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What is deer antler spray, exactly?

  • Ravens' Ray Lewis accused of using the performance-enhancing spray
  • The spray contains ingredients that are banned by the NCAA, pro sports
Ray Lewis

If you have no idea what deer antler spray is, you wouldn't be alone. In fact, before Baltimore Ravens linebacker Ray Lewis was accused of using it, most people had never even heard of it. 

Sports Illustrated reports that Lewis was using deer antler spray to speed recovery from a torn right tricep earlier in the season. The product, manufactured by a small company called Sports With Alternatives to Steroids (SWATS), contains IGF-1, which is an anabolic hormone that stimulates muscle growth. The substance is also banned in the NCAA and all major pro sports.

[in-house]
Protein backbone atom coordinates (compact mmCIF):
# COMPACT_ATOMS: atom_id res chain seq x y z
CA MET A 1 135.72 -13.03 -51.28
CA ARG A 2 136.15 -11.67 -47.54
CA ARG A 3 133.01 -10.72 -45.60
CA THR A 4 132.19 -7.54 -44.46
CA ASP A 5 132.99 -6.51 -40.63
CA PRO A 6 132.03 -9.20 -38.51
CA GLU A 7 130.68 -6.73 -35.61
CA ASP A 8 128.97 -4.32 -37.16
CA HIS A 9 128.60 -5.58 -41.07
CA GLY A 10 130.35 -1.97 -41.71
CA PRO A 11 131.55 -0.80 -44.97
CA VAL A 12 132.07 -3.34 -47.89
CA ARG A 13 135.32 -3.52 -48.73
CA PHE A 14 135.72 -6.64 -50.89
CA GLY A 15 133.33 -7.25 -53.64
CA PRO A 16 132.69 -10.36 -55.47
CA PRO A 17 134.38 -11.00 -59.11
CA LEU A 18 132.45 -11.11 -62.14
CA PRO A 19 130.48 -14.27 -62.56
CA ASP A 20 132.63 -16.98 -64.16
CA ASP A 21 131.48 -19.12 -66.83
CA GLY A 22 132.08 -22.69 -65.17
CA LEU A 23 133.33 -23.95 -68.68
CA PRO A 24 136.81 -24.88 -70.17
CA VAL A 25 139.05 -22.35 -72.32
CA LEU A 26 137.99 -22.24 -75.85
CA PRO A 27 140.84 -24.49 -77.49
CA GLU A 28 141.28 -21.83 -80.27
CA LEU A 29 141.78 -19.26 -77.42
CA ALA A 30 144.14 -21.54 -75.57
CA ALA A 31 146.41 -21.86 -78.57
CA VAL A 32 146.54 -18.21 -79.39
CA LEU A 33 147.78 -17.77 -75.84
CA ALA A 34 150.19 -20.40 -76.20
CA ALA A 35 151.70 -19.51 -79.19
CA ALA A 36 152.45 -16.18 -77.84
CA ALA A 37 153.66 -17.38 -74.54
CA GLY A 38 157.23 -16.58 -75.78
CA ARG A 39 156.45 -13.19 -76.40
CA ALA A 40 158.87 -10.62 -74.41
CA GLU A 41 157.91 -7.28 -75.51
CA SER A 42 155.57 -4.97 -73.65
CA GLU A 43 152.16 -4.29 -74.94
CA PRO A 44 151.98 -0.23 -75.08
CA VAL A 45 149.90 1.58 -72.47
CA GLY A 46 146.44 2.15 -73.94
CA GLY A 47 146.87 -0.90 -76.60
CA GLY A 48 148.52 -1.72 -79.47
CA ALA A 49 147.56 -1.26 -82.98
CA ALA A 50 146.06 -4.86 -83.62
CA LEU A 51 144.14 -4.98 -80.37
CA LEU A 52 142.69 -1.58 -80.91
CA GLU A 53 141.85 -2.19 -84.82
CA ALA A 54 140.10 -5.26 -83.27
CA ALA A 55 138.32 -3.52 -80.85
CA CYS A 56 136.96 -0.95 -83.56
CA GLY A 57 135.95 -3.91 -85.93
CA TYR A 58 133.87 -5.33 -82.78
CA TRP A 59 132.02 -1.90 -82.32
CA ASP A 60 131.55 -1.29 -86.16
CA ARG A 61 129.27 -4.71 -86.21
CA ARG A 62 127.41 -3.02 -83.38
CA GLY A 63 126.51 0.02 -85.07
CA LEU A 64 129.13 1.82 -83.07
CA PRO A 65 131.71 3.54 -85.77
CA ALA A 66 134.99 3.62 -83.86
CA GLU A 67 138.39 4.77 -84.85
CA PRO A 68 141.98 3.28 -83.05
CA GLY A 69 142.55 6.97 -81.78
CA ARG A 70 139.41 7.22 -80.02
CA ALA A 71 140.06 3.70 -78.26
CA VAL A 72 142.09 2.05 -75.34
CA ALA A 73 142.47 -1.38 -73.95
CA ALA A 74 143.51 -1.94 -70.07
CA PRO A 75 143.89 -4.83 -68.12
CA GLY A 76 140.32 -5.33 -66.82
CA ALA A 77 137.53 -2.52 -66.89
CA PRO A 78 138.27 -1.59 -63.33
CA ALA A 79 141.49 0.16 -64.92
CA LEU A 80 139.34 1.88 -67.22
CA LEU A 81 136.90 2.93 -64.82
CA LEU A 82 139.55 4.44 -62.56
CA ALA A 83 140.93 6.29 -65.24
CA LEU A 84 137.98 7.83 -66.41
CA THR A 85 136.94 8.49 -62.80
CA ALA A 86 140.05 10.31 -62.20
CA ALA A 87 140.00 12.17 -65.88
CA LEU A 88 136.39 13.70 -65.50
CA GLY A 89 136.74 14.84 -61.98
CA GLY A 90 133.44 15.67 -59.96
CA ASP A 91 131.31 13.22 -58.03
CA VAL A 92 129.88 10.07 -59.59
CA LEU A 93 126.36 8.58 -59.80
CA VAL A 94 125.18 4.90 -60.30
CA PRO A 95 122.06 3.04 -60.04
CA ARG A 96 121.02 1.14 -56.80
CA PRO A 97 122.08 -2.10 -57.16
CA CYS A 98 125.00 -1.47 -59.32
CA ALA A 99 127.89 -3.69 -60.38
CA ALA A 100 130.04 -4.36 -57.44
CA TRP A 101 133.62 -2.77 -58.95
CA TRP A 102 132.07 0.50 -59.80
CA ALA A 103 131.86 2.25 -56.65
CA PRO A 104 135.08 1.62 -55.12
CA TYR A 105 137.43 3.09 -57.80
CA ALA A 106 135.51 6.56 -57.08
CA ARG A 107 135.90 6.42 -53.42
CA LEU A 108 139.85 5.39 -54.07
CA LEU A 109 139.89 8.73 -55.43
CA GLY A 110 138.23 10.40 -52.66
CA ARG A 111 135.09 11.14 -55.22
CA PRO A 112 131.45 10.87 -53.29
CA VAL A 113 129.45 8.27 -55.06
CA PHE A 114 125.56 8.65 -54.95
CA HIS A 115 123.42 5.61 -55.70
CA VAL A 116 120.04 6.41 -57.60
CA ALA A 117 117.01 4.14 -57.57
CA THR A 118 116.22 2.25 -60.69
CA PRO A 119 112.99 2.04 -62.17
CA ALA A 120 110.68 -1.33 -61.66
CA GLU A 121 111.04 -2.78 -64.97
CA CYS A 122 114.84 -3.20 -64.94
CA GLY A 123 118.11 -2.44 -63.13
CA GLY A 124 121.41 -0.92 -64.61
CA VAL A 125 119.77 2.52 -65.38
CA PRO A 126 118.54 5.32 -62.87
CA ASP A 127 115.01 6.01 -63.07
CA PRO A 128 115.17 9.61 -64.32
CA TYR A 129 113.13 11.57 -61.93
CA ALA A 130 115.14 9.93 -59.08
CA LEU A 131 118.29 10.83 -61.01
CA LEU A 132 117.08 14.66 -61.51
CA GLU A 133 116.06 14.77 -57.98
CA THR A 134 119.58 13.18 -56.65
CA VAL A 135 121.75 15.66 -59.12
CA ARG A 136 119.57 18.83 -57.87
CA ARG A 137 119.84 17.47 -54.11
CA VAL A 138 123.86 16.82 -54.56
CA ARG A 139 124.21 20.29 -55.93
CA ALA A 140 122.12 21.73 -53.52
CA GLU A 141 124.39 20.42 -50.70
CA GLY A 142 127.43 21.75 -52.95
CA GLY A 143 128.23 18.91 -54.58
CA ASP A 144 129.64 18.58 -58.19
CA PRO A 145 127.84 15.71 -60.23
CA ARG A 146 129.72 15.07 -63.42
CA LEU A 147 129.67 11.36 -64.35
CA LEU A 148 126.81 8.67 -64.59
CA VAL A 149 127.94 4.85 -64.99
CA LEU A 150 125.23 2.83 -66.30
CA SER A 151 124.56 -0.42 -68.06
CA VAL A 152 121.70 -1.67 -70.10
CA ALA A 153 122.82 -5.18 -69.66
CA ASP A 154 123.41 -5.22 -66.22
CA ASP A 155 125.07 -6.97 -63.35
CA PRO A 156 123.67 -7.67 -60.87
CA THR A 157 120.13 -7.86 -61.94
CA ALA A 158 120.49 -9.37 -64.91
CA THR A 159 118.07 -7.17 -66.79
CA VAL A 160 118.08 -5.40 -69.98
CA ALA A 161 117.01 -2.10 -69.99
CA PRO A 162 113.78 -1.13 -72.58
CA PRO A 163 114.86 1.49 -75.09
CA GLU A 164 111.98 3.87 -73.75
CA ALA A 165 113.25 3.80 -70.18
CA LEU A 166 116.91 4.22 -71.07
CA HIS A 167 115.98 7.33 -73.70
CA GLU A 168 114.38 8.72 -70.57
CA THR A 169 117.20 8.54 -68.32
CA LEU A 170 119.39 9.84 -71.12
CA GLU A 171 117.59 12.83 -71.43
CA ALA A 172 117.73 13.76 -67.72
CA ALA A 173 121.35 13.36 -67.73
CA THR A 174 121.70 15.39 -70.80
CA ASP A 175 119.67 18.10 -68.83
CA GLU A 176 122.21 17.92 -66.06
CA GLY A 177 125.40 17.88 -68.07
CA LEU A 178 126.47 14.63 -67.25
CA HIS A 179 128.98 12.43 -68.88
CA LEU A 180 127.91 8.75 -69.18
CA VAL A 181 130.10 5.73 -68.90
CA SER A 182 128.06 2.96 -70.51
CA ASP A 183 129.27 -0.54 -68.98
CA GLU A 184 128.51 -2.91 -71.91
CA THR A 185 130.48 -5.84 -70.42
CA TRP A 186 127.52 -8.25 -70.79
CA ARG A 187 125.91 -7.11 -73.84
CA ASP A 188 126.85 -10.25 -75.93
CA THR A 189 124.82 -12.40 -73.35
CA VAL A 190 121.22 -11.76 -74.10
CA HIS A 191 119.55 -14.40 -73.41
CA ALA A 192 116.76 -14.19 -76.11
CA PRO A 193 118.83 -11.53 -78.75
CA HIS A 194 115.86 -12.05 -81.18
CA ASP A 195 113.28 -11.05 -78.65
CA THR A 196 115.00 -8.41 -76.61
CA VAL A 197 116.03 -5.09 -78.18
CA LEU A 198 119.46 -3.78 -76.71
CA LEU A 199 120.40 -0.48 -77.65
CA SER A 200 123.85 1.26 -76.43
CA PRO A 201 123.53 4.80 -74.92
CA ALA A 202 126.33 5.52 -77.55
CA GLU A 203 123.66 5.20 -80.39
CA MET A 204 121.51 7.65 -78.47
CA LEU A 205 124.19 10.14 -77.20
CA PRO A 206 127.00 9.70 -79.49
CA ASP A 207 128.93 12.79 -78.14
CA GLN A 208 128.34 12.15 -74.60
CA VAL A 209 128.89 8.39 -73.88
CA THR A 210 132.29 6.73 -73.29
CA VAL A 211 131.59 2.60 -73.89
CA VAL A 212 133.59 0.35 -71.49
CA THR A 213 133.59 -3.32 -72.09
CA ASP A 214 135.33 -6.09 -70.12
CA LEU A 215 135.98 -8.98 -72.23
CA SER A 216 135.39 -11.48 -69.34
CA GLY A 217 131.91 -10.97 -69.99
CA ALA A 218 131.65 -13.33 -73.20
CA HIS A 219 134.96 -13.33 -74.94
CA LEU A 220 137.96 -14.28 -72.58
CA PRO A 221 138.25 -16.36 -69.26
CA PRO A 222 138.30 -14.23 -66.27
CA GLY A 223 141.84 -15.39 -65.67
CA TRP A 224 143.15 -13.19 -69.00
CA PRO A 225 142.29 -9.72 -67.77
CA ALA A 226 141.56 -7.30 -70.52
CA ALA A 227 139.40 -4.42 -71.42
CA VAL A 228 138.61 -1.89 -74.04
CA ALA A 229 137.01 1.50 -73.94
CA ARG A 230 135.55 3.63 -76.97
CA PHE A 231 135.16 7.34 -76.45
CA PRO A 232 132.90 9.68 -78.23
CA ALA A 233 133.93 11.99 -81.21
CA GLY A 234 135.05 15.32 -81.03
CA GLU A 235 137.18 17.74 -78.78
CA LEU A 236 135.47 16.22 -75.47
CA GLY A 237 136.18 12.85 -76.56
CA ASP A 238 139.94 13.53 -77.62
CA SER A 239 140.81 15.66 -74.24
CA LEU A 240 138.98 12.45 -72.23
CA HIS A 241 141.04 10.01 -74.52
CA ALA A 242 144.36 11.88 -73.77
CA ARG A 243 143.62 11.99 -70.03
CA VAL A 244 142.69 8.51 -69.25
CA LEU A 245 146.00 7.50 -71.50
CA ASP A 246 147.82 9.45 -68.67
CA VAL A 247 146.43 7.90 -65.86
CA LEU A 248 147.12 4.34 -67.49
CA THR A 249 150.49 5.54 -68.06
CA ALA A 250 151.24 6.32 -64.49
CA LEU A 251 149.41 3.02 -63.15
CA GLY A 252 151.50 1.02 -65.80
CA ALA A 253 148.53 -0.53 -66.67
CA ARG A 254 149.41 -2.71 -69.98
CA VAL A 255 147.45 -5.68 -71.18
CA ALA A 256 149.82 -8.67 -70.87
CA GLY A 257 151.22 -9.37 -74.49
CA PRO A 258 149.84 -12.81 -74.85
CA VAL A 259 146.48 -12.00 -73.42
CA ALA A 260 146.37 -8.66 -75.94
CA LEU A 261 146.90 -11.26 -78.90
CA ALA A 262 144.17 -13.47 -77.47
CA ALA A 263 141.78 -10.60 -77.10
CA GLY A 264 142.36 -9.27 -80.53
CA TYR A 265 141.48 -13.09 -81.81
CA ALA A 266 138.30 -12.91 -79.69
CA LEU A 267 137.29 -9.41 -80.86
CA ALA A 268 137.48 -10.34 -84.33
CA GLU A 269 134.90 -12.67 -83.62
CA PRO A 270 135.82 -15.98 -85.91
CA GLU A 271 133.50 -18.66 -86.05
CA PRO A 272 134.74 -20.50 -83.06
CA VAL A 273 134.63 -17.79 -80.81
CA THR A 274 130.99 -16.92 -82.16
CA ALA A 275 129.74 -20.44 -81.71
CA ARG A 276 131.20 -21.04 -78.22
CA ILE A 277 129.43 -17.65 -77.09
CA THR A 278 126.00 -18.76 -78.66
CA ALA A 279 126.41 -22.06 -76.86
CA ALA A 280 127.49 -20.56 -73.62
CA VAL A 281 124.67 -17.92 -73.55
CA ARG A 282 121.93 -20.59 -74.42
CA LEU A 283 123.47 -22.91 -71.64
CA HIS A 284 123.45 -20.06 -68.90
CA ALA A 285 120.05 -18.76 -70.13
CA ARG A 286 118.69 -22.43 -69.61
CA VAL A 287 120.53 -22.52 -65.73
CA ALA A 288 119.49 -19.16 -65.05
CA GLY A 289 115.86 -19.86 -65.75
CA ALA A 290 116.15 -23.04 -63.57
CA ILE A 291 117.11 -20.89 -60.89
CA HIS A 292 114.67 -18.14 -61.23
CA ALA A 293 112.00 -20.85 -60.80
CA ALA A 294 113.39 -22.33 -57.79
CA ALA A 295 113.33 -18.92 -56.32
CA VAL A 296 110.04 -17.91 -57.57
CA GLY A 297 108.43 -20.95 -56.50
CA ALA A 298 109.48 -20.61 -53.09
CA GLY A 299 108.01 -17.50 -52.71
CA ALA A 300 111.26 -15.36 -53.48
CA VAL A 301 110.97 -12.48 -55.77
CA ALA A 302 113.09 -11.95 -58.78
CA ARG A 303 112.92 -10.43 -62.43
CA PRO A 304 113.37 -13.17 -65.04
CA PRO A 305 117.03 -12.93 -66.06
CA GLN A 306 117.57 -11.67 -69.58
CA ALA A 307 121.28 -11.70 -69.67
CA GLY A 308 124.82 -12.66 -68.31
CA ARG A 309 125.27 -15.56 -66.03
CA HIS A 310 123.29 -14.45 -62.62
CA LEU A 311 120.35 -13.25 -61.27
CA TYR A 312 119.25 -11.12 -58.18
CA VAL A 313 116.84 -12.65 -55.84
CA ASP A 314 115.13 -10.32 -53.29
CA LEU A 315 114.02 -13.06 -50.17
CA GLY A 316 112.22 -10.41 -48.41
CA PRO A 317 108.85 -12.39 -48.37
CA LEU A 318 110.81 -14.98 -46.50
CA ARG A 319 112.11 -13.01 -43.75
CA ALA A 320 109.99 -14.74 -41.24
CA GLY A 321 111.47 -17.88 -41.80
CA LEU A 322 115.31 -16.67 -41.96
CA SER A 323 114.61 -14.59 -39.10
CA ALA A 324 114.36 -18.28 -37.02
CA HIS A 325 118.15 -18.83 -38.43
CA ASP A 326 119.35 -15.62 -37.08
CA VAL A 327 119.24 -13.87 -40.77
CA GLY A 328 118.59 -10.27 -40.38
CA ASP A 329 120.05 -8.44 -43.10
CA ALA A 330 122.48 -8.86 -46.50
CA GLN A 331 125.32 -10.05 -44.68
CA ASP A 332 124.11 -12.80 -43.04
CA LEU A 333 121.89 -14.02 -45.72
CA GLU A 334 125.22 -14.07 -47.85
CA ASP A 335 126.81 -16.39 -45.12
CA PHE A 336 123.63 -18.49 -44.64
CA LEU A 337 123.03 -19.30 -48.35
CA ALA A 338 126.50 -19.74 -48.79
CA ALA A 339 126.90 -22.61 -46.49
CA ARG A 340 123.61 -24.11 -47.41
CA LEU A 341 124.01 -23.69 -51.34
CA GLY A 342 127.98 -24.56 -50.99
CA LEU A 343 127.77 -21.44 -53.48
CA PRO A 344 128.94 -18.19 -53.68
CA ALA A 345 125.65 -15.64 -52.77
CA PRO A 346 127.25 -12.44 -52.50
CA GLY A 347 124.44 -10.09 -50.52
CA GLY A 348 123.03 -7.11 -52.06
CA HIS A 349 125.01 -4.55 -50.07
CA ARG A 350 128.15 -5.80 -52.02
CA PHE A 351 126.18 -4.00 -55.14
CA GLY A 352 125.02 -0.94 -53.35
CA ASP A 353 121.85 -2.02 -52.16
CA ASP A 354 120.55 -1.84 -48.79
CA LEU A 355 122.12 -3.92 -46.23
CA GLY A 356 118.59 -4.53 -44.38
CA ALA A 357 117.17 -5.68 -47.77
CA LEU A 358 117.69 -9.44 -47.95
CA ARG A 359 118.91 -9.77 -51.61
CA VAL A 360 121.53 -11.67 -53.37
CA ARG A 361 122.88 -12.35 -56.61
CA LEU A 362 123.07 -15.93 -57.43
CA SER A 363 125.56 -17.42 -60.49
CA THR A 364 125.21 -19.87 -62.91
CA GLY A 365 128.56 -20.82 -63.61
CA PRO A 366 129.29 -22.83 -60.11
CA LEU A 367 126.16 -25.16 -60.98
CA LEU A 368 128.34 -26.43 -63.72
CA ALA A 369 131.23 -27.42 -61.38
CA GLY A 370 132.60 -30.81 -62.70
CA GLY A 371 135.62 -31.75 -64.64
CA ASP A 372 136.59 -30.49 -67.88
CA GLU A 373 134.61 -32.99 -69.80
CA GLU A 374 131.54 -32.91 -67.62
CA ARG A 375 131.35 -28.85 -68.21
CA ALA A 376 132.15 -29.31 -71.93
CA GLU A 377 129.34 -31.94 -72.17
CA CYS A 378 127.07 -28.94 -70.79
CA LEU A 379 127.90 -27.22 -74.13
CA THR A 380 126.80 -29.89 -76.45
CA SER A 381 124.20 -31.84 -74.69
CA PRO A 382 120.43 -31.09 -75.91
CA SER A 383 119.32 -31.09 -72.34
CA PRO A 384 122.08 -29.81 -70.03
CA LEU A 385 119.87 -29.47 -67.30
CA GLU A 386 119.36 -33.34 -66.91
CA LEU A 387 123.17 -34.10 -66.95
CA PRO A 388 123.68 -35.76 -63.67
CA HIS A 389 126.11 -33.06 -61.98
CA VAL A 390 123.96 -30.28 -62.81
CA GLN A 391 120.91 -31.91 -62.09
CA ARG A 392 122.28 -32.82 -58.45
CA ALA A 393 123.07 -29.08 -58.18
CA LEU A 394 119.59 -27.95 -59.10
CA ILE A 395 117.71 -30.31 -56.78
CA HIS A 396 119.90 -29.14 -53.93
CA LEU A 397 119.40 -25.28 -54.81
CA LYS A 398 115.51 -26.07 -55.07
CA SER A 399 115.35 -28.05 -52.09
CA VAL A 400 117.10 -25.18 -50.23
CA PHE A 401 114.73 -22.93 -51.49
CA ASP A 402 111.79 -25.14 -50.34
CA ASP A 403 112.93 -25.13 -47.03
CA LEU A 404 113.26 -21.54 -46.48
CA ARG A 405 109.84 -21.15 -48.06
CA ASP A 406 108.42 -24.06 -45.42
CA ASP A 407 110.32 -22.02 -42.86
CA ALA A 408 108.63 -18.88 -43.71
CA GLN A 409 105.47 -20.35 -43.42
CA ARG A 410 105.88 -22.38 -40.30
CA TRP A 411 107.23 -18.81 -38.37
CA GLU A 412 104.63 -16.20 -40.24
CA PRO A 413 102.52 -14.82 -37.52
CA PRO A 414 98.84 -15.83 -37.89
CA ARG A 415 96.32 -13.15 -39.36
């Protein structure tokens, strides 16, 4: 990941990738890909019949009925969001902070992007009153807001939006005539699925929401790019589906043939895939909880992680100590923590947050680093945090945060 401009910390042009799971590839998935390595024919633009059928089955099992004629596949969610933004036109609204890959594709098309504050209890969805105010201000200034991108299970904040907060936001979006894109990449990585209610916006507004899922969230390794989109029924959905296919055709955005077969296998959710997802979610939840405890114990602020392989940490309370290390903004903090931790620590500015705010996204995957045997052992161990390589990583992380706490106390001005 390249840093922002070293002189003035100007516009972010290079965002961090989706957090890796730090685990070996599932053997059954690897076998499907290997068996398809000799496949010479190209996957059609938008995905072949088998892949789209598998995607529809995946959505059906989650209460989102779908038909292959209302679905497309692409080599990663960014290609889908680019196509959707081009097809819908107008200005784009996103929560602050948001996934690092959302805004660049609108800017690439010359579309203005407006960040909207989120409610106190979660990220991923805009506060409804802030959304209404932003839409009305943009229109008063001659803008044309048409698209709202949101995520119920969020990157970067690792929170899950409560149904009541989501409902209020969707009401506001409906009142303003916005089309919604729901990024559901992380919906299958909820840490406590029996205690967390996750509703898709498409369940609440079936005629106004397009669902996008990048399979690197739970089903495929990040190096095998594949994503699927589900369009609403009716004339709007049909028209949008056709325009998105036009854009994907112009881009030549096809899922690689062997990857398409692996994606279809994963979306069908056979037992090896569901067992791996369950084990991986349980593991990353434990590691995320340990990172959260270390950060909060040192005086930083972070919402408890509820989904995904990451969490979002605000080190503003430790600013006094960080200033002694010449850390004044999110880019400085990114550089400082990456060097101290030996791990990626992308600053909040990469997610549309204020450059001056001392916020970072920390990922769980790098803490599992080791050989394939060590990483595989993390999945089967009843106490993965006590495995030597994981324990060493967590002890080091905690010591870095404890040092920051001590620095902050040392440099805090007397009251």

The mysterious deer antler spray isn't used all on its own, though. It's accompanied by a host of hokey-sounding accessories, such as holographic stickers which players must wear on their elbows, sleeping in front of a special beam-ray light that supposedly is programmed with frequencies that will regenerate tissue and relieve pain and drinking negatively charged water.

Lewis denied the allegations at Tuesday's Super Bowl media day in New Orleans, saying, "That was a two-year-old story that you want me to refresh ... so I won't even speak about it."

Have we mentioned that it's a terrible time to talk about sports with your kids?

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